For the first time ever, neither of my kids will be home for the summer. The Princess is in Boston at her graduate program and has two part-time jobs; Dearest Son is working in Admissions at his college, doing tour guides and answer phones.
It’s strange. For all these years, summer has been about the kids. The house rhythms and sounds change—creaking floors late at night as they settle into bed after McIrish and me, two rounds of breakfast. Last summer, Dearest worked at Dunkin Donuts and opened the shop, so he’d get up before 3:00 a.m., return home around 10 a.m. and go to bed. The Princess worked a long day last summer, 10 hour shifts, but would be home for dinner every night.
But this summer, the house is quiet. No one is upstairs. Their rooms are both tidy and clean. There are no damp towels on the bathroom hooks. No child drives up or down the driveway, and there is no question about who will sit where on the porch in the evening.
It’s a little bit strange. It’s peaceful but a little lonely, in that wonderful heart-achey way…my kids are doing really well out there in the world, happy and independent, as I always hoped they’d be. As I taught for them to be.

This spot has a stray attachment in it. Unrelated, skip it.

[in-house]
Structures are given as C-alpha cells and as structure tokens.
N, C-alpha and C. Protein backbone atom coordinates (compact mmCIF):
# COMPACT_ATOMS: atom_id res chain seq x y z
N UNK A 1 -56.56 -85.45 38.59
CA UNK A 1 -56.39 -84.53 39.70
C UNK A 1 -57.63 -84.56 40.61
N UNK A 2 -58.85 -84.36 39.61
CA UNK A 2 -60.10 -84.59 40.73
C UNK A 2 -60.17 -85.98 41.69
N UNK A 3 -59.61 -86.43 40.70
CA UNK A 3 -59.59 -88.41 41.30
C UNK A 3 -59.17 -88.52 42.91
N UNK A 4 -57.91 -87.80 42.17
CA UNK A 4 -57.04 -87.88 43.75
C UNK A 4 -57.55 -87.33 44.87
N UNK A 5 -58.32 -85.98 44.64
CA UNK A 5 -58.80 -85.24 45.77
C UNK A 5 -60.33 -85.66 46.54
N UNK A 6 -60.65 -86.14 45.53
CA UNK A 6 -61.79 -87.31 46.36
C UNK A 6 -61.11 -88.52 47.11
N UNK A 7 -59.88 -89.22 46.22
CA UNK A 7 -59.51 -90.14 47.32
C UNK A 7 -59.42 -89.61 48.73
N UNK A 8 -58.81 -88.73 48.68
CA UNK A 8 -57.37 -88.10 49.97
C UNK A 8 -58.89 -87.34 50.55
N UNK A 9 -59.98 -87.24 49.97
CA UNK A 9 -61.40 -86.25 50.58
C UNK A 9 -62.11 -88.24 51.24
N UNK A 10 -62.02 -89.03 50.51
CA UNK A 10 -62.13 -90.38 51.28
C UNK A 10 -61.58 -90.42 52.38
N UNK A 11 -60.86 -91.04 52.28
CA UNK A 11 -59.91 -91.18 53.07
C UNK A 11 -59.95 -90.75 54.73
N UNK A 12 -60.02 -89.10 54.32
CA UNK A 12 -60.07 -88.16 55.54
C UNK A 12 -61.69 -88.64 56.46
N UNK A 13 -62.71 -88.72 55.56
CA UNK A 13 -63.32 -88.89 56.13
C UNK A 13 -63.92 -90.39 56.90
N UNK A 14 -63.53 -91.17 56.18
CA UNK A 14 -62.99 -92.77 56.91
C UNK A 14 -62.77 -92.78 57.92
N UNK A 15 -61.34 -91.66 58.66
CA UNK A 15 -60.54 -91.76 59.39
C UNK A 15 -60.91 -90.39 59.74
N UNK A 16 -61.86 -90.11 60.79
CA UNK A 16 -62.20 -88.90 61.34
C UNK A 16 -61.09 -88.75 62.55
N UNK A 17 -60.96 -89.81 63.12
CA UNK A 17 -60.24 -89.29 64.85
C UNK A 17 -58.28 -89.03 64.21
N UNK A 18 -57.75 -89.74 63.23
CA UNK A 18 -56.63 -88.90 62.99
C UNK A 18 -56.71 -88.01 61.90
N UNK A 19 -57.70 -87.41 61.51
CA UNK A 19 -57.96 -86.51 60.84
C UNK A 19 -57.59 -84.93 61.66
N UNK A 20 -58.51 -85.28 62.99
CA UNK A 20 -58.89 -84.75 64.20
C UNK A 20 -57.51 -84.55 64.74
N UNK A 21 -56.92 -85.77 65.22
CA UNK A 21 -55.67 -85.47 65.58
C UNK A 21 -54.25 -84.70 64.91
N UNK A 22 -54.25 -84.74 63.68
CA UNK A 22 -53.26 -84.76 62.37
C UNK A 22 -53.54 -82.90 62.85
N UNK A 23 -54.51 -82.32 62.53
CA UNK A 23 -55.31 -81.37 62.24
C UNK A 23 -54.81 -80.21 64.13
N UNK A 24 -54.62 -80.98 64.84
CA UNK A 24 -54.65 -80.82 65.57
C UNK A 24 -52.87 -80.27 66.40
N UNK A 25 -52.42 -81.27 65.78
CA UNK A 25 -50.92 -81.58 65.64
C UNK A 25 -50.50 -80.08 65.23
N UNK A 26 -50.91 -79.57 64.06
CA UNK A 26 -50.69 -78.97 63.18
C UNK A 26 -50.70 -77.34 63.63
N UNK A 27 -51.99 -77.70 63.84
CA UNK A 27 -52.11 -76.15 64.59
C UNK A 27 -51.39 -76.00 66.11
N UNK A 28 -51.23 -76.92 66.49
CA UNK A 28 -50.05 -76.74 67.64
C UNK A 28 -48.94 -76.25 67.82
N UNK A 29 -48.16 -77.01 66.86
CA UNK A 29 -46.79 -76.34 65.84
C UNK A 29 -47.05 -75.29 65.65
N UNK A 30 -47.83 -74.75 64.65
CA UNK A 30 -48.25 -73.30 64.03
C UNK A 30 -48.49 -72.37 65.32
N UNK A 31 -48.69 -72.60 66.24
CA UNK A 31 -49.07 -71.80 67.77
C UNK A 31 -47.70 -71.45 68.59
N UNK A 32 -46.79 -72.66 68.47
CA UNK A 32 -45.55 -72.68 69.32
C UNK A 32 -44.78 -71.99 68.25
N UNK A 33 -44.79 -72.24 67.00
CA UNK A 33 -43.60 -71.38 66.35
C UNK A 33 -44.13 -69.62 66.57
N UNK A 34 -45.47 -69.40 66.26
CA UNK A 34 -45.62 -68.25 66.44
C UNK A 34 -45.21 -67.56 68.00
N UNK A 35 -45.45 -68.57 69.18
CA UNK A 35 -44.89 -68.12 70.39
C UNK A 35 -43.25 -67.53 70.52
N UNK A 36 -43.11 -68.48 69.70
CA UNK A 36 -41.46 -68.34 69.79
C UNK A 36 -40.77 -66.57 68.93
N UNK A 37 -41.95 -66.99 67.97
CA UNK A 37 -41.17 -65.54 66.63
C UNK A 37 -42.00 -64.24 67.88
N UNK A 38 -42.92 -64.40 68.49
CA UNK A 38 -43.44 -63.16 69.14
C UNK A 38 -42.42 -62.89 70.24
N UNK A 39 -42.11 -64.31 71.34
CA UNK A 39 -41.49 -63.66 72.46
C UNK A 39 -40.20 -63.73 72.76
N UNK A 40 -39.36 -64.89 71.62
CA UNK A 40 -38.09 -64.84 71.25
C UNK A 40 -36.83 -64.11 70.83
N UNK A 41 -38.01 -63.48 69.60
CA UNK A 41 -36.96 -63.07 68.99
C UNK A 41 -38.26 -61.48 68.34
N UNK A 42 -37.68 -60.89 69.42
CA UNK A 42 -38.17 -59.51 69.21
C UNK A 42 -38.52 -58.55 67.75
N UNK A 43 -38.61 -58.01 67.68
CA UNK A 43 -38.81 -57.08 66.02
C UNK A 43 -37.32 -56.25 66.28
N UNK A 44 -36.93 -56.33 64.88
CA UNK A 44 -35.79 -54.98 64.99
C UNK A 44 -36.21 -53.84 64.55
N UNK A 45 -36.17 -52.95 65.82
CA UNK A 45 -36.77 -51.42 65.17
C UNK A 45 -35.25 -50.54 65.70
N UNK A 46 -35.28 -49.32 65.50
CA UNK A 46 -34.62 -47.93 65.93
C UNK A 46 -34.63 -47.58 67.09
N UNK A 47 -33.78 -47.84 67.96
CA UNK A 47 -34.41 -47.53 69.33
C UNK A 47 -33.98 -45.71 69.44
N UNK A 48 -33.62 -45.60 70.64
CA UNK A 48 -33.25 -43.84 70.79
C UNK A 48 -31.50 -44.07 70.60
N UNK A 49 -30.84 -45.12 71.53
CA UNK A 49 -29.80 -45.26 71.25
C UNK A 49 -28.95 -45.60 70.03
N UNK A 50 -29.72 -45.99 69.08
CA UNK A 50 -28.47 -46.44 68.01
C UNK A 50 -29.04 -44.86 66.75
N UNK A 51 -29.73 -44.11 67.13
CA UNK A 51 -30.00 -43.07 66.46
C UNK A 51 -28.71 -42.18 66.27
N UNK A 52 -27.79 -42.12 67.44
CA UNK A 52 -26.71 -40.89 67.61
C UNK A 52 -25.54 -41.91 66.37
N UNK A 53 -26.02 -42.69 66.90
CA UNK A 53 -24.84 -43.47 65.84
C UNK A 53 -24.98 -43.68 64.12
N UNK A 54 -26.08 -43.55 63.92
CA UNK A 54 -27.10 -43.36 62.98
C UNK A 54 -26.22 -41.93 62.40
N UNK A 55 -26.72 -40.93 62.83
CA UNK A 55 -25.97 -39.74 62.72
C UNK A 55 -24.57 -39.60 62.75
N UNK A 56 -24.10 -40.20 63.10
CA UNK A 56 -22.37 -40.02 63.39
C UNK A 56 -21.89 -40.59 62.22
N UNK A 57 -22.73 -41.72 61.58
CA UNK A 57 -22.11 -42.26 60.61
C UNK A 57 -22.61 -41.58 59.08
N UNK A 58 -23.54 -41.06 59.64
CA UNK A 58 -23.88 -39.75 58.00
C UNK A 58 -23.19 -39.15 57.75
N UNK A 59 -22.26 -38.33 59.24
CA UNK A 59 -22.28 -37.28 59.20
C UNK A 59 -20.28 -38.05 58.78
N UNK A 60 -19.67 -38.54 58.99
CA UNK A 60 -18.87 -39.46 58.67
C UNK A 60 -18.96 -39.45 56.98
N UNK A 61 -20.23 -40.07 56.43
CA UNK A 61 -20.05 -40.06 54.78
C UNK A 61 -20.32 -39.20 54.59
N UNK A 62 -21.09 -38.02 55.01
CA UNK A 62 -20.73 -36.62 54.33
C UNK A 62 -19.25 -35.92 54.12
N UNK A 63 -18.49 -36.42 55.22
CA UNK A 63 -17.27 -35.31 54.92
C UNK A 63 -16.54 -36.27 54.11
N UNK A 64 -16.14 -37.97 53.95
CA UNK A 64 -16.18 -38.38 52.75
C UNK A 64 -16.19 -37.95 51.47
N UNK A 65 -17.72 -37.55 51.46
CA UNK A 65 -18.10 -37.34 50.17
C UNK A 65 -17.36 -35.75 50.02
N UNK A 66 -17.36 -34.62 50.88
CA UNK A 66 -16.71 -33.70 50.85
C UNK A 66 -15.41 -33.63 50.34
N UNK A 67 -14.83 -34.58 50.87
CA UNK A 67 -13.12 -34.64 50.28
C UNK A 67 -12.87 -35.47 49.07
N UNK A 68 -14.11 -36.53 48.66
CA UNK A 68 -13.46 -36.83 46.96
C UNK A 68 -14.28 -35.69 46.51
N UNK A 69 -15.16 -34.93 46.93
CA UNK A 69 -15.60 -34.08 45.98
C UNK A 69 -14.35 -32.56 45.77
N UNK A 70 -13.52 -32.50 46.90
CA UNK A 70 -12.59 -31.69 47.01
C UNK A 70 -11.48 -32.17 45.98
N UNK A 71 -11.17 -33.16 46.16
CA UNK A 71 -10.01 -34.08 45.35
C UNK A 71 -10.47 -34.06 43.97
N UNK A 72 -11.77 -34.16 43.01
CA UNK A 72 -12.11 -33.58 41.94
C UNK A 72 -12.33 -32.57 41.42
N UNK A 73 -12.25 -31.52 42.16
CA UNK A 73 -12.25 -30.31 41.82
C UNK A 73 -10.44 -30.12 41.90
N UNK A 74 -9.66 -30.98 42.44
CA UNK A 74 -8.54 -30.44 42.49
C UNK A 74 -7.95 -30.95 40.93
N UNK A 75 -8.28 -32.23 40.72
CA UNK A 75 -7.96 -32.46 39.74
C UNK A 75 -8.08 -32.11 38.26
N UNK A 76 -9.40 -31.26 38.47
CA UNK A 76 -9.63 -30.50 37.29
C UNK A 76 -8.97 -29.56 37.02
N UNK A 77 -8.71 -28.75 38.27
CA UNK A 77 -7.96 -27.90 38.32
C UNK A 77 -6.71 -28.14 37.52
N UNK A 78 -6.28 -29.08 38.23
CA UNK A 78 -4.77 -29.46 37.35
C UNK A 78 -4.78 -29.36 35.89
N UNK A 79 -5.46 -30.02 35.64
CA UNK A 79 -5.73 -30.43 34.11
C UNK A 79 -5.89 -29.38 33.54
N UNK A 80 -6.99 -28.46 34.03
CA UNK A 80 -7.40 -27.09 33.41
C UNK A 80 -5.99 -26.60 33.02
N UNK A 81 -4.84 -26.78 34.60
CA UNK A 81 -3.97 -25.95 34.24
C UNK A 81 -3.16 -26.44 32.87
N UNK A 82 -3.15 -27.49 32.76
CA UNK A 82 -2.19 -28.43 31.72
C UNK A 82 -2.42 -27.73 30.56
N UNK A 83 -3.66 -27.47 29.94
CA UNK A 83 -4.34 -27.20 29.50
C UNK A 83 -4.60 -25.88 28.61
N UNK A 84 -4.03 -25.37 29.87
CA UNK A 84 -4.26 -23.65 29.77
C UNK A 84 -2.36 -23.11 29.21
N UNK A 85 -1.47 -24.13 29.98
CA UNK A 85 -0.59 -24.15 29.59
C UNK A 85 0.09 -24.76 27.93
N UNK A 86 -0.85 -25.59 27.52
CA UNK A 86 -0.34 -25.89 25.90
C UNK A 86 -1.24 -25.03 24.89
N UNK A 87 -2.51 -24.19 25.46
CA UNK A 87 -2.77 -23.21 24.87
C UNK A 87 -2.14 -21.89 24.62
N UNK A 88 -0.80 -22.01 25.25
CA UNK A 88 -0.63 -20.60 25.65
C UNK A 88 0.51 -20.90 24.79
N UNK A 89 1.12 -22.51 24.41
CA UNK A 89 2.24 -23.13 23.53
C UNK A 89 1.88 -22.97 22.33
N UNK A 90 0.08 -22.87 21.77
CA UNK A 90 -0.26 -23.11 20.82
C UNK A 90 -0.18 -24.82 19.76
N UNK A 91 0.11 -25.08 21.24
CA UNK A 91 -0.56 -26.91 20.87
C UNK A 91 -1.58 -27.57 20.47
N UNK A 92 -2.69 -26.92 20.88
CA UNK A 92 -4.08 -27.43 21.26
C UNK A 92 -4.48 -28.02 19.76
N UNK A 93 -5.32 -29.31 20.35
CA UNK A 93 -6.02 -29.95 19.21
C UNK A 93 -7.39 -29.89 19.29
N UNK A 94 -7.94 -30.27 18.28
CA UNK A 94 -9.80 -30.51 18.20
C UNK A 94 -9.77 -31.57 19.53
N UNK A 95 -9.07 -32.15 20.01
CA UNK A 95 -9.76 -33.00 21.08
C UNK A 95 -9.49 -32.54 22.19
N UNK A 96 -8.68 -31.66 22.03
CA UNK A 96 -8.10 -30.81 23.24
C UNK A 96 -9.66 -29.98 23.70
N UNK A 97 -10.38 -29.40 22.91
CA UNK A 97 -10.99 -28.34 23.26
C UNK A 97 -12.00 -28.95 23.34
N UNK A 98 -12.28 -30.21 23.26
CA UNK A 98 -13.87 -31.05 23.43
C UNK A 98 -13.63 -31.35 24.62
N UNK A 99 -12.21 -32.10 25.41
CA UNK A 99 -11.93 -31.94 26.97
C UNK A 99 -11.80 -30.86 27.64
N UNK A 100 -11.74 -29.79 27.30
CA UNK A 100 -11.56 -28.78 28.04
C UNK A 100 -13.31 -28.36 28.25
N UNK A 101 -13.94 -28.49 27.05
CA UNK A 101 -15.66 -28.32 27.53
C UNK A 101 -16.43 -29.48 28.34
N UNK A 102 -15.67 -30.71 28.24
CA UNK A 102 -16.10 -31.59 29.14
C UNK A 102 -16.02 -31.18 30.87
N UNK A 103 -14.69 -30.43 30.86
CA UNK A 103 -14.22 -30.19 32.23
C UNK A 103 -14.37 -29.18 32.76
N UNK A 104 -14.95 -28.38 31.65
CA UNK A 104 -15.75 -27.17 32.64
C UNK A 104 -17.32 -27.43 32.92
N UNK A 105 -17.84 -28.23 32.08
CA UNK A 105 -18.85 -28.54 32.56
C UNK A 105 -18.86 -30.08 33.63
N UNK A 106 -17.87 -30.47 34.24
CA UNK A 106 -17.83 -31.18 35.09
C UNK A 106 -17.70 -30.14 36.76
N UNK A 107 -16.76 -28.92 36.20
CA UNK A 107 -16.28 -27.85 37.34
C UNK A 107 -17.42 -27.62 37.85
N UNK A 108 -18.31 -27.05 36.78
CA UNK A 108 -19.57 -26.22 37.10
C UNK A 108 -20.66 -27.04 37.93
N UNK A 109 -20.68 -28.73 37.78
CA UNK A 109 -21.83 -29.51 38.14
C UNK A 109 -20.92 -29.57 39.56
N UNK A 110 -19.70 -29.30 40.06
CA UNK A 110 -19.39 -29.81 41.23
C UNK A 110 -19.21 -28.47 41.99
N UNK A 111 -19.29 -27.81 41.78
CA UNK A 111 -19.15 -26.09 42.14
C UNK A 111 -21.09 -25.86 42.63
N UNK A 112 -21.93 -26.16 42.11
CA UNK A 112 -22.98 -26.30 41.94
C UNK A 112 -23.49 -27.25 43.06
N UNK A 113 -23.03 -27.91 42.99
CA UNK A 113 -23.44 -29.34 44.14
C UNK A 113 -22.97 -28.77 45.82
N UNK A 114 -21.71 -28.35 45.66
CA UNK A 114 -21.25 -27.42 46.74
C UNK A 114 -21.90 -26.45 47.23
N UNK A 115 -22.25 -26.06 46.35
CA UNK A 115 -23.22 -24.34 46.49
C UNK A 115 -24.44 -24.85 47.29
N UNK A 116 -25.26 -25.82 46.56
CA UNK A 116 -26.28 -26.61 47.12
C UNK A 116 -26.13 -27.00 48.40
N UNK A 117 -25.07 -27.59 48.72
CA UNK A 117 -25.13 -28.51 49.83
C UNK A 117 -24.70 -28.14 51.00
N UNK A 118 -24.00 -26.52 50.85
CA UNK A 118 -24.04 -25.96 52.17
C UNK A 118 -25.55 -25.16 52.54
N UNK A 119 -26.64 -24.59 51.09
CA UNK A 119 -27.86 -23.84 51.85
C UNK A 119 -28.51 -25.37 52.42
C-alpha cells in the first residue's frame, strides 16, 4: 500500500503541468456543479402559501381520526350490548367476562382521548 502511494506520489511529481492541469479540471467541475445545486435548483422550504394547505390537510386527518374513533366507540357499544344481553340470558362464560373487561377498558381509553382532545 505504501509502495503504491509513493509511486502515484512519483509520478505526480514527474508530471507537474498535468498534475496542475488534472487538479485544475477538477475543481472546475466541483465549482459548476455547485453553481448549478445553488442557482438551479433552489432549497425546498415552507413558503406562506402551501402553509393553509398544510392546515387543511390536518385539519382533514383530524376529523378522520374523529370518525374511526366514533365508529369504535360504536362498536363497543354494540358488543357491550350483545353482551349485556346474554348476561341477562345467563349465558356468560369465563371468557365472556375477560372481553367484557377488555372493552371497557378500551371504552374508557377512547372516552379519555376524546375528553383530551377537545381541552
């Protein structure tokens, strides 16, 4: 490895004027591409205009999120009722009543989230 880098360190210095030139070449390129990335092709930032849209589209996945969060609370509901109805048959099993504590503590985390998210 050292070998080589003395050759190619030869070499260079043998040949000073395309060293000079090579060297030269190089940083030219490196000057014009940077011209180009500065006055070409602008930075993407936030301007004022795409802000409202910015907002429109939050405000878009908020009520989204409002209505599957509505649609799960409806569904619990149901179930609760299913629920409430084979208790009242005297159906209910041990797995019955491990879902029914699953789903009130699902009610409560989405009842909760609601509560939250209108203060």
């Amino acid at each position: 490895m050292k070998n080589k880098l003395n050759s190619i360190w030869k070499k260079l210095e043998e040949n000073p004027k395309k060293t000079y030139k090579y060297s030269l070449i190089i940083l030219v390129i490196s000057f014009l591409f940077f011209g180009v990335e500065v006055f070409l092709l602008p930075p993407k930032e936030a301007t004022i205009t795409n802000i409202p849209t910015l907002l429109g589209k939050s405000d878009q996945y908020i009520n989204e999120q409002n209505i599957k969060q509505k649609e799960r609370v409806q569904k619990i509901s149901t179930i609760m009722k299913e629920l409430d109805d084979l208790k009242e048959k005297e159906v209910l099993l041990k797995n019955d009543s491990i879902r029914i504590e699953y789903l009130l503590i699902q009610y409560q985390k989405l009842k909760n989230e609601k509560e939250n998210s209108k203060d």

So many times, I’ve heard moms say, “I wish they were little again,” in regard to their kids. I vowed never to be one of them. It would be ungrateful to mourn the fact that time had passed, that our kids were alive and thriving, to imply that simply because of the passage of time, children had lost their shine. I love having older kids. Love seeing their names on my phone, love when they text me a picture of what they’re doing, love visiting them. I love the adults they’ve become.
Those summer days when a dishpan of sudsy water could entertain them, when going to the library was an exciting outing, when I’d draw the blackout shades in their room at 7 p.m. and sing them their bedtime songs…those were magical. I know now that remembering those happy, long summers isn’t regret that they’ve grown up. It’s simple appreciation. I don’t wish my kids were little again. I was there for that time, and I loved every day.
But last week, when the four-year-old twins from next door came to visit, I pushed them on the swings my kids had so loved. I took a little movie of the boy and the girl, squeaking in glee, and sent it to Dearest and the Princess. “This brings back happy memories of my two favorite kids,” I said, and both responded. “Aw!” said Dearest. “Hooray!” said the Princess.
How lucky I am to have two such good people as my kids, who understand their mom being a little sentimental, who still refuse to call any place but this house “home.”